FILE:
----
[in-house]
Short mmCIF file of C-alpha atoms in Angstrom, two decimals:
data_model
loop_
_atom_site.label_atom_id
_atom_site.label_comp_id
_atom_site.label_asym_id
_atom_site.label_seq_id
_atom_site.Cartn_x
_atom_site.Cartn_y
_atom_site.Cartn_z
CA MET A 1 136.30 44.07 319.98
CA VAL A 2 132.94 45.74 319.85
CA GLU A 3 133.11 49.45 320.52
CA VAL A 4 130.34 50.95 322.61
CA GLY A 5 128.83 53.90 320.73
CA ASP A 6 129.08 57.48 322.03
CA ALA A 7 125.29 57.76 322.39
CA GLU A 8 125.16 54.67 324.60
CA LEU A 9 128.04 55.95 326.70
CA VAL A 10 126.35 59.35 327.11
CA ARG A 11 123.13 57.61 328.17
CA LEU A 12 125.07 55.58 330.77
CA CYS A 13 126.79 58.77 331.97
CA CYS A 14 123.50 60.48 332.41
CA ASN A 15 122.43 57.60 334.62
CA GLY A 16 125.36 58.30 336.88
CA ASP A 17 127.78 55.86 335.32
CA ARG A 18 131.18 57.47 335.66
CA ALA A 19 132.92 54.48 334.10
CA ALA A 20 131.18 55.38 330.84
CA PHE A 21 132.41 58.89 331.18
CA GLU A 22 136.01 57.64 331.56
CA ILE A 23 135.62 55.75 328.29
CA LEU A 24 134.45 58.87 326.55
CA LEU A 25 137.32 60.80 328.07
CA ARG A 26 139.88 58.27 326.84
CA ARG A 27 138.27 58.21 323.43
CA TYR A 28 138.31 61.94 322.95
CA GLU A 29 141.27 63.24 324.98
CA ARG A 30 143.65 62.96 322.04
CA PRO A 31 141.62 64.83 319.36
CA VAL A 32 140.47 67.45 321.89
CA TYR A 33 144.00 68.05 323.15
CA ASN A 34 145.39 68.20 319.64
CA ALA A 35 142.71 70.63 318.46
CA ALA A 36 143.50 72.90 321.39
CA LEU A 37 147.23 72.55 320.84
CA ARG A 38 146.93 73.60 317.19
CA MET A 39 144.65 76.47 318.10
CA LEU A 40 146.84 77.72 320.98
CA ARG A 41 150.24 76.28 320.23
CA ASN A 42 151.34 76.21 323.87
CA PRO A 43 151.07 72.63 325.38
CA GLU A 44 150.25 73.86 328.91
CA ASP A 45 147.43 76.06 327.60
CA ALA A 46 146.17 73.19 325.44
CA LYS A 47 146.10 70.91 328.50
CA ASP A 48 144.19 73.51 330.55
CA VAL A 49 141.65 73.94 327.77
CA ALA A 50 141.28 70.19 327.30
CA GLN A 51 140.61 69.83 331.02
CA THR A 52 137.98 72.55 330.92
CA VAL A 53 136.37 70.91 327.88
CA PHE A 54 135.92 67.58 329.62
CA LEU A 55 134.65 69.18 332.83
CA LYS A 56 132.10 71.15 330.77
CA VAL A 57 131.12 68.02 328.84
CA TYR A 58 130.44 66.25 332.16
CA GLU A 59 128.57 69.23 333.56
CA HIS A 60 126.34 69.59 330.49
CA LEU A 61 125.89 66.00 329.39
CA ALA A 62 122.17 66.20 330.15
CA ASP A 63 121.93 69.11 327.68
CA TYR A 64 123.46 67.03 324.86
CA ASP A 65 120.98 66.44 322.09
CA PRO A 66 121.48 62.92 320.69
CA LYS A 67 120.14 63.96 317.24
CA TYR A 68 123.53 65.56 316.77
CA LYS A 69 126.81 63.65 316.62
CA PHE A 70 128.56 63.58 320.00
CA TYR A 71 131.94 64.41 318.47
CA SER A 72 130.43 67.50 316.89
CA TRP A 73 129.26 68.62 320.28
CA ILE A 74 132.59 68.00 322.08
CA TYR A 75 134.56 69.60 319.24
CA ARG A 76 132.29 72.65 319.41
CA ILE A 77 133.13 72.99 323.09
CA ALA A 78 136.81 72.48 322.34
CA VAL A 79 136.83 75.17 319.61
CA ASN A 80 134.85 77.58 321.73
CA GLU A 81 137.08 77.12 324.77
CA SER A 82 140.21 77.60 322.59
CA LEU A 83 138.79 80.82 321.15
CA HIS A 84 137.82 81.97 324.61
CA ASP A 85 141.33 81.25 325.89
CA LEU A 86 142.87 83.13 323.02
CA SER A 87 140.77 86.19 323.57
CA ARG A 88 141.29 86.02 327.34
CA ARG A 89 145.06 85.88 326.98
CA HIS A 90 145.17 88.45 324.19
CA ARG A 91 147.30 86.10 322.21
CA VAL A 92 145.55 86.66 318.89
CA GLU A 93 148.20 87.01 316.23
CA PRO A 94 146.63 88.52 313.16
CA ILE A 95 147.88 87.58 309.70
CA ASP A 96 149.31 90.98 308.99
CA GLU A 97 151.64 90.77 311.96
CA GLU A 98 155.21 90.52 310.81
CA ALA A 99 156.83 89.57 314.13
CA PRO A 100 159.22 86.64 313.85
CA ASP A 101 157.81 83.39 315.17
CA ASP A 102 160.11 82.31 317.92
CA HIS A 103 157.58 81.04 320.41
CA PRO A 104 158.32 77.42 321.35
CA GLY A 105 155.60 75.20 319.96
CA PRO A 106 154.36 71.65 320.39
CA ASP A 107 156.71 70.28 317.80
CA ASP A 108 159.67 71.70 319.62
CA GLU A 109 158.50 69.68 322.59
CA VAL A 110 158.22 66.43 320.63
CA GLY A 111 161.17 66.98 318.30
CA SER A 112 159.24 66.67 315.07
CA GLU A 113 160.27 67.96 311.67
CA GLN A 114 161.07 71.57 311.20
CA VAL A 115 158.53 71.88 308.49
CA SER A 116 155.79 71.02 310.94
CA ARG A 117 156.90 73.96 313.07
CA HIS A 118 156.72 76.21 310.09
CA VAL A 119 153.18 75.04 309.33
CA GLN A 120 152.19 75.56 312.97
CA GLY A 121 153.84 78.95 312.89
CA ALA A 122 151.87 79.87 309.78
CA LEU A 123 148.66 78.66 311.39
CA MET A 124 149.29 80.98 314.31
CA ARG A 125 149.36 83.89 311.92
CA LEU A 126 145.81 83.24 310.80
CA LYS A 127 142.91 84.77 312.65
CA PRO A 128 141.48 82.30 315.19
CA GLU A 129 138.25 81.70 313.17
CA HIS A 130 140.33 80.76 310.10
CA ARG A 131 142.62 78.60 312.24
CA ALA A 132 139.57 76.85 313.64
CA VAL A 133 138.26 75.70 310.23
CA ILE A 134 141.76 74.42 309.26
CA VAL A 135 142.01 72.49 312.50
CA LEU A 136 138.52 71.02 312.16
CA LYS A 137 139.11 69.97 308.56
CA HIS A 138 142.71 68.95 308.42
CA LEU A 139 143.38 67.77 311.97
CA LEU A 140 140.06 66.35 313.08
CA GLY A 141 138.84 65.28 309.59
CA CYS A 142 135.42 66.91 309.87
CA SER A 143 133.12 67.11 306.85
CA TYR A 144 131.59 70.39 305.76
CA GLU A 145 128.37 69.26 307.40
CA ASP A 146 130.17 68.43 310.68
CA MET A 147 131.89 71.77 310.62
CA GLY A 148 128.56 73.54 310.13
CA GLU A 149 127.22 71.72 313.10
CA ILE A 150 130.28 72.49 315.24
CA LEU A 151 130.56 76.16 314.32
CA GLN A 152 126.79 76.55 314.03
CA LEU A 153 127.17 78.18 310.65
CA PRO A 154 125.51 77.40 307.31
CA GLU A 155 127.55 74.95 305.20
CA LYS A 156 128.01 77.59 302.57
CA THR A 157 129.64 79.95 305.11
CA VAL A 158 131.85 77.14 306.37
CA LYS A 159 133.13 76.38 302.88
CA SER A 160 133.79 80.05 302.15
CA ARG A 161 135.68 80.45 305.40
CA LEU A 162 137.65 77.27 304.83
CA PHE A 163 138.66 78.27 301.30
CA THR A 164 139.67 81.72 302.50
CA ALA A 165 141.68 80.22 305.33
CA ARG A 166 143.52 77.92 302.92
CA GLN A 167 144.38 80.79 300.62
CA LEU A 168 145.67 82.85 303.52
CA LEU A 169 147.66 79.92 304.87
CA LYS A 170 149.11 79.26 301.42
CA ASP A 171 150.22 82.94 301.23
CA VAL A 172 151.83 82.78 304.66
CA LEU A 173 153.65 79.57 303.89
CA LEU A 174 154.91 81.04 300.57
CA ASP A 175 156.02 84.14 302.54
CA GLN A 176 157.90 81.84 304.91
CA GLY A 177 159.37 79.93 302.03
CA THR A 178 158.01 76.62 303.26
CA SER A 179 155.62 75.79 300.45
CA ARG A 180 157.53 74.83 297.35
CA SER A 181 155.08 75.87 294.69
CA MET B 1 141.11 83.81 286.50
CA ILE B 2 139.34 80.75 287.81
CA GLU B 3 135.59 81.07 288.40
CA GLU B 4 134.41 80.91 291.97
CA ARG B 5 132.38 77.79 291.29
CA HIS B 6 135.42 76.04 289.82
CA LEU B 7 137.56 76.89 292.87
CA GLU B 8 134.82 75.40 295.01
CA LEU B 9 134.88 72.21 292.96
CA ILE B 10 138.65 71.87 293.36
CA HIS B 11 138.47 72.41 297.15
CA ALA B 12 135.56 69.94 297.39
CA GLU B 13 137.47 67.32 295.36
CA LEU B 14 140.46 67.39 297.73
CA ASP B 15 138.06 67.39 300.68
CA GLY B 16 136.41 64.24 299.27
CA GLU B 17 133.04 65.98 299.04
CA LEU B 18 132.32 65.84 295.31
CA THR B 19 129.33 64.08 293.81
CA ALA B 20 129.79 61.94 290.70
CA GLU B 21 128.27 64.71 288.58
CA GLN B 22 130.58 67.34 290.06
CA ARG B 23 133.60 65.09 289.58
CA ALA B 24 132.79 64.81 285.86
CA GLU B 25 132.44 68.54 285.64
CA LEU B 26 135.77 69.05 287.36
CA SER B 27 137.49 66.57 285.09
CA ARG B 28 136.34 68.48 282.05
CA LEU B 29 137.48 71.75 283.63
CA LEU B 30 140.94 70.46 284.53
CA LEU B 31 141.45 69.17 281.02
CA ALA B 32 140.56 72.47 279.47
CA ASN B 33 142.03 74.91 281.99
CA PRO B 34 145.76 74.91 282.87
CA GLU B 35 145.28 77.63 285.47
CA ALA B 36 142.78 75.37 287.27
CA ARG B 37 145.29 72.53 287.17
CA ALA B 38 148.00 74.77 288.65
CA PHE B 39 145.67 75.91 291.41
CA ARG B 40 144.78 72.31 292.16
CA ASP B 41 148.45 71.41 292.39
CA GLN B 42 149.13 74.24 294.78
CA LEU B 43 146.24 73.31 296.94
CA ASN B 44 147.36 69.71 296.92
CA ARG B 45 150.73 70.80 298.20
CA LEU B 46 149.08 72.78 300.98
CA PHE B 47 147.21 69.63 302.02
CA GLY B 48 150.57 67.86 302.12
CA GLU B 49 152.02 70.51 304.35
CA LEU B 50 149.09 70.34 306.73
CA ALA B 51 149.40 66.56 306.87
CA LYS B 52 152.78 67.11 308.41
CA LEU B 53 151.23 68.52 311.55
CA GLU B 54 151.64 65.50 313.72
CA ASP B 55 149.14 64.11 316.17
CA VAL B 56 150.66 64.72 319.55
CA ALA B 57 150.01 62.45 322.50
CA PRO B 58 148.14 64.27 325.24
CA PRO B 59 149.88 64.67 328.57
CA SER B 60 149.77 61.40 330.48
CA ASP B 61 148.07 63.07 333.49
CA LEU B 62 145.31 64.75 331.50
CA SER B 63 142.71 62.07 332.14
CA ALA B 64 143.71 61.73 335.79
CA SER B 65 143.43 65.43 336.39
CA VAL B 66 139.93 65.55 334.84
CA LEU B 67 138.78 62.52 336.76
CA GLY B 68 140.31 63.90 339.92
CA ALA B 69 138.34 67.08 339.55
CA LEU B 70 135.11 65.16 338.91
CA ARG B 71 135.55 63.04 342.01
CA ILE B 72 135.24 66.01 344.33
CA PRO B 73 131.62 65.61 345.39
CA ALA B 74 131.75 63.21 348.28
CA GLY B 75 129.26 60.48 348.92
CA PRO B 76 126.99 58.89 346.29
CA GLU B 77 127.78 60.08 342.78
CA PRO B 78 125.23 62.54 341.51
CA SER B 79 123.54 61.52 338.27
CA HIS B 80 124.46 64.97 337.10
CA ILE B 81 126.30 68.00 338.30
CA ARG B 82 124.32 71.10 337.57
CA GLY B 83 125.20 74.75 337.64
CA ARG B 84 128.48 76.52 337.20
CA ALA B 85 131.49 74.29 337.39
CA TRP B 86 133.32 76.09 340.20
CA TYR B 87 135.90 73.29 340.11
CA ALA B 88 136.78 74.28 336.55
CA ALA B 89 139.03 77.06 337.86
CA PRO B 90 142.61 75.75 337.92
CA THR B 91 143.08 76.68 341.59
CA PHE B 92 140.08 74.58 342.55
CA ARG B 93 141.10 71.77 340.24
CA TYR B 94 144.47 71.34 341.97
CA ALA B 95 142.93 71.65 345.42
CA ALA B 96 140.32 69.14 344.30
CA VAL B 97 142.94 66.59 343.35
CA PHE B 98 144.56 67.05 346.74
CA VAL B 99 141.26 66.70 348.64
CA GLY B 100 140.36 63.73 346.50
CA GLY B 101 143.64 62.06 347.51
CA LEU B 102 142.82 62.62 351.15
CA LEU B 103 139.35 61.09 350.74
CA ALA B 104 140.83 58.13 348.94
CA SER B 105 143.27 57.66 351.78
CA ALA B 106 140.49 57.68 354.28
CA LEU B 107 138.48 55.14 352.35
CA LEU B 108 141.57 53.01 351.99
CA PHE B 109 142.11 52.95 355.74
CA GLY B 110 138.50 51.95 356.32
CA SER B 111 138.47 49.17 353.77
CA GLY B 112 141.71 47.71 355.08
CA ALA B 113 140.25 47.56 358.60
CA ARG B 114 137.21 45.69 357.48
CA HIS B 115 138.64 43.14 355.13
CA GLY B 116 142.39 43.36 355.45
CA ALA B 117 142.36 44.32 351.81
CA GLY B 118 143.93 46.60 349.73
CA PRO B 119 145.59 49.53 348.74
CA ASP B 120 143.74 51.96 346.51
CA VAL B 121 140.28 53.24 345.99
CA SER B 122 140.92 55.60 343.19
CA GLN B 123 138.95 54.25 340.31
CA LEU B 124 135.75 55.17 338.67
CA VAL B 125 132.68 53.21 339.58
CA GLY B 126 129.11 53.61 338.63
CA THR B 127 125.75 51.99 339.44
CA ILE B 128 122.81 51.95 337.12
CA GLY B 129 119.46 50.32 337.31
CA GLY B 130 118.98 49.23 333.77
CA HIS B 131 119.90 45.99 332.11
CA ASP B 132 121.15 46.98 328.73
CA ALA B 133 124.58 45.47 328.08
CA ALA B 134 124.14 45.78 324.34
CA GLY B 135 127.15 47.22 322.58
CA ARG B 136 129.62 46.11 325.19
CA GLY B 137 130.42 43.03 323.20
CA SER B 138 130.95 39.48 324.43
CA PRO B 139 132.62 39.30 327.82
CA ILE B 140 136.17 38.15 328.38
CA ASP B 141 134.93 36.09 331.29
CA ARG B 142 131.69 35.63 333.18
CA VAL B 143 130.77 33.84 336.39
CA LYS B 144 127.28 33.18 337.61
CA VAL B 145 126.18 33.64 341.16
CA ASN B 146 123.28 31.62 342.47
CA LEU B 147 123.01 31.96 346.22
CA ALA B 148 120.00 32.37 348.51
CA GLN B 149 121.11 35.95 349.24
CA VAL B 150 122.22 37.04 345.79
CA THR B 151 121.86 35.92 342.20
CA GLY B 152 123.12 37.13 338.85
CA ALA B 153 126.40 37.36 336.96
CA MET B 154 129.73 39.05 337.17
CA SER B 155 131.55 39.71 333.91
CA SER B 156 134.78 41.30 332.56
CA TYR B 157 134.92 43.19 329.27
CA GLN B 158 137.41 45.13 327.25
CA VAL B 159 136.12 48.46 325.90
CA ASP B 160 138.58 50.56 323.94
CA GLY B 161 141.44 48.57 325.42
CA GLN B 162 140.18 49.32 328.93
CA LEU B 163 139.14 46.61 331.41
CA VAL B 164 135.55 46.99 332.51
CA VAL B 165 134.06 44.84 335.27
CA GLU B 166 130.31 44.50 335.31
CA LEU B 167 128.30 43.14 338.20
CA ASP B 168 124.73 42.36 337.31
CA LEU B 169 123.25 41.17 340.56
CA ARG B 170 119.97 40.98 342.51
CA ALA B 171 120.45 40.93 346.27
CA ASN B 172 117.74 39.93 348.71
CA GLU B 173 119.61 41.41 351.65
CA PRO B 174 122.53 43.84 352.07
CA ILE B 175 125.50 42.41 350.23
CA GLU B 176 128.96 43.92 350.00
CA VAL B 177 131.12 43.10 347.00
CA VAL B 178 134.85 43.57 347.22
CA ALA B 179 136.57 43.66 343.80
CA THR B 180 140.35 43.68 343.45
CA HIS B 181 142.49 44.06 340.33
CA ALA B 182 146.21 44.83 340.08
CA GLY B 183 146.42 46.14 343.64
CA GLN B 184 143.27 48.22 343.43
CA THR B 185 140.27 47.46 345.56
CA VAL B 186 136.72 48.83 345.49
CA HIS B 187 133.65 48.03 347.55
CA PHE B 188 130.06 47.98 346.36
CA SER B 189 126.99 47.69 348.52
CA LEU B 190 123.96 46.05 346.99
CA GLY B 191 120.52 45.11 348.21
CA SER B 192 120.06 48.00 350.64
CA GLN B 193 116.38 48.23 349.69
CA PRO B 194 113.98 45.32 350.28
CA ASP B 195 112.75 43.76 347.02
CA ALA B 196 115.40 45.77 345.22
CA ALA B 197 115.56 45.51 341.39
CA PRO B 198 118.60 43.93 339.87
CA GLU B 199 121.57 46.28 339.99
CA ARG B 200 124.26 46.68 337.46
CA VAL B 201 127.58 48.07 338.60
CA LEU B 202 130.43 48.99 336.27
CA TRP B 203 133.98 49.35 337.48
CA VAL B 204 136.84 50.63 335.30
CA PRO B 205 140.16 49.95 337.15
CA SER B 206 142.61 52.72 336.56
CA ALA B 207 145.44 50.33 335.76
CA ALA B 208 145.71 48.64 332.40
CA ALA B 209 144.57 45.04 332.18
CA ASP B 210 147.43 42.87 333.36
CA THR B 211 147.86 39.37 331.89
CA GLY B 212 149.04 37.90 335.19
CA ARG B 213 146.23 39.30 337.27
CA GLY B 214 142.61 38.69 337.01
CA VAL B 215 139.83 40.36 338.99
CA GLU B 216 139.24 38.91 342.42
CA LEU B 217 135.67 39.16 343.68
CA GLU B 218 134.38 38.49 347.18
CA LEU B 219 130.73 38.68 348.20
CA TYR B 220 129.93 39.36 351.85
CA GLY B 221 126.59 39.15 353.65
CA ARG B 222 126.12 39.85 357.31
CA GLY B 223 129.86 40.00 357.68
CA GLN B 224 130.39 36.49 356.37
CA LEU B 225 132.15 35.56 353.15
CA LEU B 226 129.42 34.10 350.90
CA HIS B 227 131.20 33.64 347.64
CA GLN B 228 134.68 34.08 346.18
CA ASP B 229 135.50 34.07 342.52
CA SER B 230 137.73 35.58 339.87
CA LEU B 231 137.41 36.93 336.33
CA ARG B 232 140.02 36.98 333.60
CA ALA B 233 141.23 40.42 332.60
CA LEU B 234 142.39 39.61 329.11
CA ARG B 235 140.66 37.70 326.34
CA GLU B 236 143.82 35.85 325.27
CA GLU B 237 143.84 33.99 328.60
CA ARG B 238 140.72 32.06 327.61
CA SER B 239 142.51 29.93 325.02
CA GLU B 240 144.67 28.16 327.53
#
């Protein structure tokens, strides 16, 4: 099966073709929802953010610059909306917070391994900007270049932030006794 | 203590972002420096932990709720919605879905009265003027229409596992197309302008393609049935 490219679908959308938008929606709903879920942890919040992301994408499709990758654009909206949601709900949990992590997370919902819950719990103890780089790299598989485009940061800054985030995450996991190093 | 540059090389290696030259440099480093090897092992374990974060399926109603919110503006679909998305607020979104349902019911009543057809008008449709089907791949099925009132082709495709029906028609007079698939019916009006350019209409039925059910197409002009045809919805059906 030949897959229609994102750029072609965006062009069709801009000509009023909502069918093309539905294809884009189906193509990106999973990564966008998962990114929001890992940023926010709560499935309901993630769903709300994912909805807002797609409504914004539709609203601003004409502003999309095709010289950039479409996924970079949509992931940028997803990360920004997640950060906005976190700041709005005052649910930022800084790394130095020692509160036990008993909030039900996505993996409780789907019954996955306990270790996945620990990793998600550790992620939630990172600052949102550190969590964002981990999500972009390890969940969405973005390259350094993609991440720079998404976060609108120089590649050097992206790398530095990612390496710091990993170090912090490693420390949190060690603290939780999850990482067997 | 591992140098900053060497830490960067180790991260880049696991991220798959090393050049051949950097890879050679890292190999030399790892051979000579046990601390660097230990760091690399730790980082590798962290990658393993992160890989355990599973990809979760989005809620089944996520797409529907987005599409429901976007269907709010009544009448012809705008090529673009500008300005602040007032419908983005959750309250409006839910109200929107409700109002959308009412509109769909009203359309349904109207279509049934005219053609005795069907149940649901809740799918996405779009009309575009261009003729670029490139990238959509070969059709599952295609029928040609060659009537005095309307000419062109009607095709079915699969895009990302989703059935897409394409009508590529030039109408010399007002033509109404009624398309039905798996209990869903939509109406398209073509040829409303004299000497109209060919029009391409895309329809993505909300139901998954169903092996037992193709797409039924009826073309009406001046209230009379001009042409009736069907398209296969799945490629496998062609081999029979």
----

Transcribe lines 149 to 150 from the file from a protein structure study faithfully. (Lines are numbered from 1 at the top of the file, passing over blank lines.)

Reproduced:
CA HIS A 138 142.71 68.95 308.42
CA LEU A 139 143.38 67.77 311.97